Pros and Cons of Writing Full Time
Writing full-time is a dream for many, but quitting the day job at the wrong time can be a lethal mistake. Not everyone has what it takes to write full-time, and in some cases, it isn’t even a good decision. It says nothing of the ability of your writing, and relying on writing for money transforms it from a passionate art into a competitive game of commercialism.
At the same time, it’s easy to feel like writing full time is your only option if you want to be taken seriously as an author, or that you’ve failed if you can’t support yourself on royalties alone. Self-publishing is already competitive, and the days of the Kindle gold rush are now long past. Successful self-published authors typically have to publish often and publish well to get a good reputation, and the dedication required is a full-time job in itself.
If you’re considering making the full move, here are some pros, cons and questions to get you thinking.
You’ll finally have time to get stuff done. The further you make it in publishing, the more stuff you need to do. Full-time authors frequently find themselves drafting one book, editing a second, and formatting and releasing a third all at the same time. That’s hard to keep up with if you have a day job and might be impossible. If writing is what you do full time, you have a chance to delegate your work and focus on quality.
You can commit to a more active and reliable publishing schedule. With a busy day job, your ability to write comes and goes. You can’t always commit to one book every couple months because you never know when something else will come up. Your writing time also has to compete with family time and personal time, and so it might have to take a back seat at the cost of potential publishing success. When writing is your job, you can set things up as rigidly as you want.
Bragging rights. It’s fun to be able to tell others that you’re a full-time author. It’s also fun to watch your writing empire grow when you have the time to treat it right and pursue it the way you want, and the accolades you’ll earn will make you feel like you made the right choice.
Having time doesn’t mean you’ll be able to use it. Many authors quit their day jobs only to find themselves writing the exact same amount over the course of a day as they would before. As it turns out, the pressure of having to write while working a day job helps your productivity so much that it almost cancels out the procrastination that comes with writing full time. If you want to write full-time, you need to have the drive to maintain it.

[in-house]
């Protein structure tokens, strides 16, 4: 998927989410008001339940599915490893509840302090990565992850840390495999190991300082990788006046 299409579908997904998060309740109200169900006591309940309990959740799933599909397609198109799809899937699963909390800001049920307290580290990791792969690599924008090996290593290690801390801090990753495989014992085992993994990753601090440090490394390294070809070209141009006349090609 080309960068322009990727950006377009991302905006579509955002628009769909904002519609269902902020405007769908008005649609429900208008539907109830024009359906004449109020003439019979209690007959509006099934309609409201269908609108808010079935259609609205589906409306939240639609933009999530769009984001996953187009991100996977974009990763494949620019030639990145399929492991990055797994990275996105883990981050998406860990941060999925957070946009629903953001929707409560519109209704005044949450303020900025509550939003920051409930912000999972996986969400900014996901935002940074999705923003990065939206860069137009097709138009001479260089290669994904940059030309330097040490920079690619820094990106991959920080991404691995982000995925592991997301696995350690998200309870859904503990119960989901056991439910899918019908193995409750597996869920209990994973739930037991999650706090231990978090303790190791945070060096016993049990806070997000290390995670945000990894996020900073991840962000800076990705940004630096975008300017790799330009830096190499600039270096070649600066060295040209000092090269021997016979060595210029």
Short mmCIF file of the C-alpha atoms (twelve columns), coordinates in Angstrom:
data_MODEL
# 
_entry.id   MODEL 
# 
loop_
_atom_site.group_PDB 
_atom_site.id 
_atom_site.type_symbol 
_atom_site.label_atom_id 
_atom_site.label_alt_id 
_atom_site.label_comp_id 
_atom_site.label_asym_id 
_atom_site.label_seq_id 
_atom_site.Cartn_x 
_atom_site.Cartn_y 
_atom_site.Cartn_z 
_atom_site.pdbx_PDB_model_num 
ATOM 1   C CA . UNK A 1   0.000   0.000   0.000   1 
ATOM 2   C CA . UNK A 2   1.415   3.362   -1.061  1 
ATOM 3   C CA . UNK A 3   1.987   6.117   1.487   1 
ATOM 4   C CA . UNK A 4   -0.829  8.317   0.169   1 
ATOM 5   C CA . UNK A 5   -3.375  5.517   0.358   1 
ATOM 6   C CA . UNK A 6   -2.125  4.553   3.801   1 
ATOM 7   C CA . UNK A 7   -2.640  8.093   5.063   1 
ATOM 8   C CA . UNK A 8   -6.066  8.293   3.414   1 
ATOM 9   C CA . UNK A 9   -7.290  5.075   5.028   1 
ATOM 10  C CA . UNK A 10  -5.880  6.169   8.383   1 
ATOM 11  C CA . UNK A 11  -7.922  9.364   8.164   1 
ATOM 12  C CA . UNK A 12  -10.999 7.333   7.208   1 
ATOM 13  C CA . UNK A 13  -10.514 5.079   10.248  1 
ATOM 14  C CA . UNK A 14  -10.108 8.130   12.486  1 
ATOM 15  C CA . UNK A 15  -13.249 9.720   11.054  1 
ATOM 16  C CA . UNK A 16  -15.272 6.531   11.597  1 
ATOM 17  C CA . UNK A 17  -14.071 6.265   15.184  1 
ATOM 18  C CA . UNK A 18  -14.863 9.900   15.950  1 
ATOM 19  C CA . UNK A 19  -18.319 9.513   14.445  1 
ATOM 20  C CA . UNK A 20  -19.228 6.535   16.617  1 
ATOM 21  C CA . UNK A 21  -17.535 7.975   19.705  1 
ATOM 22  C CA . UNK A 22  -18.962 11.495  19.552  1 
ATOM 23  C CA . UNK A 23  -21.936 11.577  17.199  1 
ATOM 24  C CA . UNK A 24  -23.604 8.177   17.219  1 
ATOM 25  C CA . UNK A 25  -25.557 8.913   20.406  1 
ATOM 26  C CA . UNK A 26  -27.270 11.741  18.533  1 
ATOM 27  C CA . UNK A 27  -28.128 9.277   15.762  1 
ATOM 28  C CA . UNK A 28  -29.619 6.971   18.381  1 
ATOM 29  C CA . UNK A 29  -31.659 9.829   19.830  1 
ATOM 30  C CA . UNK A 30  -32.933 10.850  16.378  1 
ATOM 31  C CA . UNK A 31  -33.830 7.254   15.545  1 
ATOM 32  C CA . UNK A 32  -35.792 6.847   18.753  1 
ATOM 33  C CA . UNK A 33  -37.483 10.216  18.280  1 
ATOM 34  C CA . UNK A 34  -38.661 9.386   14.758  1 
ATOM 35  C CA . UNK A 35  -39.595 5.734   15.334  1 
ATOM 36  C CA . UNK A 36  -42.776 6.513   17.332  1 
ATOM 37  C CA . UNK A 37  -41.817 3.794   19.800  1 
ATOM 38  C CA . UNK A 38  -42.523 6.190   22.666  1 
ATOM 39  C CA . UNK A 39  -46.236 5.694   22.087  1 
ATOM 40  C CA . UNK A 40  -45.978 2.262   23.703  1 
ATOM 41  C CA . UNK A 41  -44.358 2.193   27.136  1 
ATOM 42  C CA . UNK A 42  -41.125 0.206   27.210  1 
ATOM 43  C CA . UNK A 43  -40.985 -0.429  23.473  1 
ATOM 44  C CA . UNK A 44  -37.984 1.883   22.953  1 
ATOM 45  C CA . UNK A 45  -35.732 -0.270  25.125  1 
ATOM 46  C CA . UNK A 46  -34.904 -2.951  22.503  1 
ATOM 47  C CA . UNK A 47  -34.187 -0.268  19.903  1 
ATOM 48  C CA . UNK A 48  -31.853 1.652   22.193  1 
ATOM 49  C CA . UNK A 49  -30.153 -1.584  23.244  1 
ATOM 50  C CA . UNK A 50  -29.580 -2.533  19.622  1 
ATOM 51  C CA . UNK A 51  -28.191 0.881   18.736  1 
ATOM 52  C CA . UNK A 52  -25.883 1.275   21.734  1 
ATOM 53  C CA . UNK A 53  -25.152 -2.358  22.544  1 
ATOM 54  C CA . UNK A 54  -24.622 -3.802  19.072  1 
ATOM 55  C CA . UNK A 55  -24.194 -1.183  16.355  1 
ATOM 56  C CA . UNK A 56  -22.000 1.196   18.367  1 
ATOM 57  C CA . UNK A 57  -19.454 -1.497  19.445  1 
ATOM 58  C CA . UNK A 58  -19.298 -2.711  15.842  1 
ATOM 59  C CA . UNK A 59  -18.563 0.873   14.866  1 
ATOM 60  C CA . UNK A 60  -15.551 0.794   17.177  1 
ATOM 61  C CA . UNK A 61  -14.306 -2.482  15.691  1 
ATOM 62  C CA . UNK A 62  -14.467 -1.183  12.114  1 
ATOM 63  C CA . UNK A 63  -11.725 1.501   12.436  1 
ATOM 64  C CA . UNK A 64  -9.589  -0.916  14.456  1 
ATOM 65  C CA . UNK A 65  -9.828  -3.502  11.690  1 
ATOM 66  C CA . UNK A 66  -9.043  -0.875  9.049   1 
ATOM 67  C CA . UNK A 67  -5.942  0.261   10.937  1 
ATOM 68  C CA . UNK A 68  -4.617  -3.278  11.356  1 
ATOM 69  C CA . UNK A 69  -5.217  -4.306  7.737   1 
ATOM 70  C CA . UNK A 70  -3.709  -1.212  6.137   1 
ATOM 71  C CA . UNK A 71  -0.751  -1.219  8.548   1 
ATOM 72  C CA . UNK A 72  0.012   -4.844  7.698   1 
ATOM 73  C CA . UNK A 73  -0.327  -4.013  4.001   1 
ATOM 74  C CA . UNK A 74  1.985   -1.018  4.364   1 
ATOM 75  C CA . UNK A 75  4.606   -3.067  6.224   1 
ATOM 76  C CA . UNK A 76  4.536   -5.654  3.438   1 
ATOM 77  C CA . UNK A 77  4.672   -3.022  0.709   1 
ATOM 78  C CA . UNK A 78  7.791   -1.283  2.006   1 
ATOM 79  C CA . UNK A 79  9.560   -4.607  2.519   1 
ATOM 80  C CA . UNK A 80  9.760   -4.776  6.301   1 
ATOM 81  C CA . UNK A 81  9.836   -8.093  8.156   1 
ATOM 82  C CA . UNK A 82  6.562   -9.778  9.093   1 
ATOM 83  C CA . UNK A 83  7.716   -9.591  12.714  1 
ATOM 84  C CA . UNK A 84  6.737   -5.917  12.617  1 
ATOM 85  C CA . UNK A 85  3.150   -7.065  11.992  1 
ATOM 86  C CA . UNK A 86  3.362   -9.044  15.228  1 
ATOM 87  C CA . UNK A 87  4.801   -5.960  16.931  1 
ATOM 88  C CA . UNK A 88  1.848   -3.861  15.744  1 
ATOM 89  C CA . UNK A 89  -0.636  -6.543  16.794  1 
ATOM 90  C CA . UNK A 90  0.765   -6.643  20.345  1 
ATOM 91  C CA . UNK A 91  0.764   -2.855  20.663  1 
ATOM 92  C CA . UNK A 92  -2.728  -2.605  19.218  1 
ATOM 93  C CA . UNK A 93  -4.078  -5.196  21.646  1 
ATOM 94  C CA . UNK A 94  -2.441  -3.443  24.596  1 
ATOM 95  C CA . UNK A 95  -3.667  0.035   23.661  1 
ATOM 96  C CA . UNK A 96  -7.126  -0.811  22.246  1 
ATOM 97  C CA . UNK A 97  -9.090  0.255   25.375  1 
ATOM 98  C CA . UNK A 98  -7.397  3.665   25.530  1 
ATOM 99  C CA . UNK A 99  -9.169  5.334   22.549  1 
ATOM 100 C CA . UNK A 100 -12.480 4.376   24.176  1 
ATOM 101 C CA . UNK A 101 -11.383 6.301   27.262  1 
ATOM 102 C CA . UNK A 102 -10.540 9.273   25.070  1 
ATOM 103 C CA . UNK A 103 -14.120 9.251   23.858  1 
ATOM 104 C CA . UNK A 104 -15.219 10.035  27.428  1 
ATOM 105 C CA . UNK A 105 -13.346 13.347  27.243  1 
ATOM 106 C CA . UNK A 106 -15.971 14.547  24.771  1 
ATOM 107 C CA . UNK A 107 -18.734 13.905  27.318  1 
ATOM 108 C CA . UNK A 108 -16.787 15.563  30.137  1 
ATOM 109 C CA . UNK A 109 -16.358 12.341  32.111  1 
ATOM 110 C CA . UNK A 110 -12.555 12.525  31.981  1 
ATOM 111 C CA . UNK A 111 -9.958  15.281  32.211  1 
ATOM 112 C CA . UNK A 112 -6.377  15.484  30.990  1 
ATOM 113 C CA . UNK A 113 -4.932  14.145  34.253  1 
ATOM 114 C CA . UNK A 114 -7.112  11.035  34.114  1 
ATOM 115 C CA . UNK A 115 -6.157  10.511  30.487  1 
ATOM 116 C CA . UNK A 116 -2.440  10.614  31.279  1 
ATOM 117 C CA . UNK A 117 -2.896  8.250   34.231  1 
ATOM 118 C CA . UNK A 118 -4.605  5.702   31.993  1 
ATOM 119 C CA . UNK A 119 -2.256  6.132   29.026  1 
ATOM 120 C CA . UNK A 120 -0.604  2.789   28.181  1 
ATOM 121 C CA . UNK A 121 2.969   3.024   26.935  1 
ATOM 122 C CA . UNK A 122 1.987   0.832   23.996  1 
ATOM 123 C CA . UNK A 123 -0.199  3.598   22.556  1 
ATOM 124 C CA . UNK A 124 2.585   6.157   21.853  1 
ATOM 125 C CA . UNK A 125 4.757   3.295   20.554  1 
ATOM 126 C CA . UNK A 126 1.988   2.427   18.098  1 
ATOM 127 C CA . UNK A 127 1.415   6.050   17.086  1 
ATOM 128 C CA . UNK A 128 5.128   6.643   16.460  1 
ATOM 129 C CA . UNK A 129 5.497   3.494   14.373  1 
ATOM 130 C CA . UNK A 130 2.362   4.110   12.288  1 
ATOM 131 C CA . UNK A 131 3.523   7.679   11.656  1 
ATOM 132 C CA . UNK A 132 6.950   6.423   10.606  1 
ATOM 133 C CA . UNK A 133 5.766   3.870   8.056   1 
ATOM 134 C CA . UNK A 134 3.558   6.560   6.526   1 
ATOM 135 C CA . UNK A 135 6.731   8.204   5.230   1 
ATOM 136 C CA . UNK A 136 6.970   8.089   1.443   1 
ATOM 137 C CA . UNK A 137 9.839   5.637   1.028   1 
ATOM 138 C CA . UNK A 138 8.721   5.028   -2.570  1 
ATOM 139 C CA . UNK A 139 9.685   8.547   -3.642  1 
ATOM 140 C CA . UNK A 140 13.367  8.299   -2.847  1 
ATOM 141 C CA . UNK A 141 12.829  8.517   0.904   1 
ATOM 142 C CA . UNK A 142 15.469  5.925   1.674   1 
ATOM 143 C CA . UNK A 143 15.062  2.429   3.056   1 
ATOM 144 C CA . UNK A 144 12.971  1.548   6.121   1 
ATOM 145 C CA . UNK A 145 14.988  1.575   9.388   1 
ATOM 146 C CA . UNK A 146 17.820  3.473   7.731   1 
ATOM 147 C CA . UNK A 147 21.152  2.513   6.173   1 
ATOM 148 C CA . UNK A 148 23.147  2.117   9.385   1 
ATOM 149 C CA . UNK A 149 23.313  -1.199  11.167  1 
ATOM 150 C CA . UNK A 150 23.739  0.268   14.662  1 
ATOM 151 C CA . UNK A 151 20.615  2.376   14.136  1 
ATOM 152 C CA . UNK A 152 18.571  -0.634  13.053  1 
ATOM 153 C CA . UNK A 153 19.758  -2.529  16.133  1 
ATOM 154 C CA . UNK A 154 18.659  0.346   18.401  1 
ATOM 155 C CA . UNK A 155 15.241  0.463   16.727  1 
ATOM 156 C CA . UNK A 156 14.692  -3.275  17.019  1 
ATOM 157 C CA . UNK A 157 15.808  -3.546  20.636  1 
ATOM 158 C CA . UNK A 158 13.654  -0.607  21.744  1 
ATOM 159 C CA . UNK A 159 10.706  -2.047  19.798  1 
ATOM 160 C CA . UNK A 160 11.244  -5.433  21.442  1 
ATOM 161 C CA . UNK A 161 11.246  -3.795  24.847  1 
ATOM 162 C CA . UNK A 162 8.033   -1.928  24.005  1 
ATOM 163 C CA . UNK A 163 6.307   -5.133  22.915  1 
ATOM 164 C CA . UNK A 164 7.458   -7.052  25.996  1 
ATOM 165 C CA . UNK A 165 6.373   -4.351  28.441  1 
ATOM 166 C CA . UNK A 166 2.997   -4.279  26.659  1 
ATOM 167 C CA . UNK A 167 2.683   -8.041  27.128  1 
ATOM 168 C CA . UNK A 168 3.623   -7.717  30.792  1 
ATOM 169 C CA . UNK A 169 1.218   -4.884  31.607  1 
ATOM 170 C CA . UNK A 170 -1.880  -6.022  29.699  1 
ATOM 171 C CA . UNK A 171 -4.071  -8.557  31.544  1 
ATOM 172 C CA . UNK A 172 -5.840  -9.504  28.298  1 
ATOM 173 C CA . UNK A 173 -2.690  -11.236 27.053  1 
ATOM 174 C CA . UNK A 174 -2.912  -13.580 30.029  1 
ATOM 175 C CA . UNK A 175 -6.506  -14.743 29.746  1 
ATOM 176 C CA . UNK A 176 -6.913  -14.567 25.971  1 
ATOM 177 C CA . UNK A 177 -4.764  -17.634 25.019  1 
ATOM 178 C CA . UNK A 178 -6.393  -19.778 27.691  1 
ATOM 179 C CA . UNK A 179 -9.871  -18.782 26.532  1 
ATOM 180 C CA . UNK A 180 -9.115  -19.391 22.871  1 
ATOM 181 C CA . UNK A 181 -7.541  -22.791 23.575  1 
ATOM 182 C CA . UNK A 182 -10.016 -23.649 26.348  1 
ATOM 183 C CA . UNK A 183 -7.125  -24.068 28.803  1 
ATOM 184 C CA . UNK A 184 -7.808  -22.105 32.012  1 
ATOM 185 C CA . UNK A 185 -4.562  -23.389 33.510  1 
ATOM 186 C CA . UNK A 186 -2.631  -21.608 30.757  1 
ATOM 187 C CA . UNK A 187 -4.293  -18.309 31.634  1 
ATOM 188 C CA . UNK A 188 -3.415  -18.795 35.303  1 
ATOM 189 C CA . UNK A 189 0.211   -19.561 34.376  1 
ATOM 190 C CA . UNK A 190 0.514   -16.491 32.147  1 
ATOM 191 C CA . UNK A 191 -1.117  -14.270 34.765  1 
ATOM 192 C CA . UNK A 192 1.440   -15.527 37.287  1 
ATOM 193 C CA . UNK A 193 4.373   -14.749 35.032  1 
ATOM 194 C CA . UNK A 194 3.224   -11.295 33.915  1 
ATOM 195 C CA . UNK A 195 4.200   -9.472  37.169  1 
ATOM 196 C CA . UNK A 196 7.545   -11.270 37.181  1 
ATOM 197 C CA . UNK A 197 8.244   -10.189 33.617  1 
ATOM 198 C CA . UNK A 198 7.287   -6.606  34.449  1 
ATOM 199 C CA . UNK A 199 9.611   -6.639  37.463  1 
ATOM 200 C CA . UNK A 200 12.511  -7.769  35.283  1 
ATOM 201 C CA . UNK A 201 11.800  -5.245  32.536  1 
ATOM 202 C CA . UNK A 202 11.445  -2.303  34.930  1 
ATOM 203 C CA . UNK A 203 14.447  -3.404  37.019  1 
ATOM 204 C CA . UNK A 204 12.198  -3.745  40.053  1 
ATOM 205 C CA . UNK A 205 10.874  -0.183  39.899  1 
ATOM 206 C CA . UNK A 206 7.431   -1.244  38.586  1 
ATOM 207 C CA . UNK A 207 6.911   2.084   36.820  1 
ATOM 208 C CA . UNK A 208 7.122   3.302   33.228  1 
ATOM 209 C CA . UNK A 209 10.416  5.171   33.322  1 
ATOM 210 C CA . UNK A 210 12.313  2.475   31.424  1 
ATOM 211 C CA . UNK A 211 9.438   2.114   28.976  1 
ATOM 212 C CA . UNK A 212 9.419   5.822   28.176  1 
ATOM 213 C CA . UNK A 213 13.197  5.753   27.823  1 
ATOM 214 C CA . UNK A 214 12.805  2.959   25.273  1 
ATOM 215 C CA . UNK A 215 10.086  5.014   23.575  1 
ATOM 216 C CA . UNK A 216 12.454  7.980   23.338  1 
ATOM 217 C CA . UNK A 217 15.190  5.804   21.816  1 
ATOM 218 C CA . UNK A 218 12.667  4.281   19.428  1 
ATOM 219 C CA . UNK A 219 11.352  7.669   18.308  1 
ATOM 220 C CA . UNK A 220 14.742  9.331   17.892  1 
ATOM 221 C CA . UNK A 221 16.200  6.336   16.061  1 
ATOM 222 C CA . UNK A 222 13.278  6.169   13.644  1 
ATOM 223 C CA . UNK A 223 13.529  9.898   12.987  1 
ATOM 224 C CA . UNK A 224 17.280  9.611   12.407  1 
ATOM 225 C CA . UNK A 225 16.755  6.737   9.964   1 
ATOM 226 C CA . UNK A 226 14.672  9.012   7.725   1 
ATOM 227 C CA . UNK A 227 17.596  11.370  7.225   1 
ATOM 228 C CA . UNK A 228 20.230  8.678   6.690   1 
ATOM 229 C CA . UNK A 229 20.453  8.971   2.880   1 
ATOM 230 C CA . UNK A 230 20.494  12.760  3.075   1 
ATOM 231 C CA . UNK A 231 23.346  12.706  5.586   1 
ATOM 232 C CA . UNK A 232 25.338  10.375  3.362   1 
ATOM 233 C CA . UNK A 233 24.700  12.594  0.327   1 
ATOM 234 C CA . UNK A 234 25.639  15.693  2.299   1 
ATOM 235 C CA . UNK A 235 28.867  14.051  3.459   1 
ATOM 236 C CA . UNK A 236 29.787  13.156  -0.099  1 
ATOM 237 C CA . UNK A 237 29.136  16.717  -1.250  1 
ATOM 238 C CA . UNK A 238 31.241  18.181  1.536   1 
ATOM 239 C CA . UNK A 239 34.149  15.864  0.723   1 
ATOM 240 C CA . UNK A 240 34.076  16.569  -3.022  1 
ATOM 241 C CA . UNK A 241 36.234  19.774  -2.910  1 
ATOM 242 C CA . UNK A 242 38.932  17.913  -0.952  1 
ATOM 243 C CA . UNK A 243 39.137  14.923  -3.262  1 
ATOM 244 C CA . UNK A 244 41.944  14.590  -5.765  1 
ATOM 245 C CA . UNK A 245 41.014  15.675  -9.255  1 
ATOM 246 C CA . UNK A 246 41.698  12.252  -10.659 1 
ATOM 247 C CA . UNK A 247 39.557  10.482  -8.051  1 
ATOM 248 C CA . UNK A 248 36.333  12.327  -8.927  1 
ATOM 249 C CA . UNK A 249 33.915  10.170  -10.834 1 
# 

Limiting your income to writing is a new kind of stress. Writing sounds like the dream job, but if you value your stories for their literary merit and the unique flair they add to your readers’ bookshelves, you might be frustrated with the pressure to be a commercial success. When your merit is based on writing in common genres and nailing the right tropes, you could find yourself headed for burnout instead of writing glory.
Household and living situations come into play. Are you the breadwinner in your house? If you have dependents or if your income makes up for a lot of your living situation, you’ll have a hard time dropping it to write full time. In these situations, you’ll want to wait until you’re already earning well more than enough to support yourself, which could be nearly impossible to reach.
Questions to ask if you’re making the decision:
How much are you already earning? If you’re just getting started, there’s no rush to dive in full-time. Building a good backlist and winning readers onto your email list is an important priority early on but will probably cost more money than it could pay out. When your royalty payments start really kicking in, you’ll have a good chance to reconsider.
Do you have a fallback plan if it doesn’t work? Quitting your job to write full-time is a risk. Your books might not pull in as much as you’d hoped, something unexpected could get between you and your writing, or maybe you’ll suffer burnout. Having an alternative income stream is vital when you’re starting out.
Are you sure this is really what you want? Writing full-time sounds glamorous, but sometimes it isn’t. You’ll have to commit to keeping an active publishing lineup and work up the discipline to maintain reliably productive workdays. You might also realize that what you wanted wasn’t necessarily writing full-time at all.
Are you thinking of making the leap into writing full-time? Please share your thoughts and experiences in the comments section below. Alternately you can click the blue button to visit the Pen and Glory Facebook group for self-publishing fiction writers for more discussion.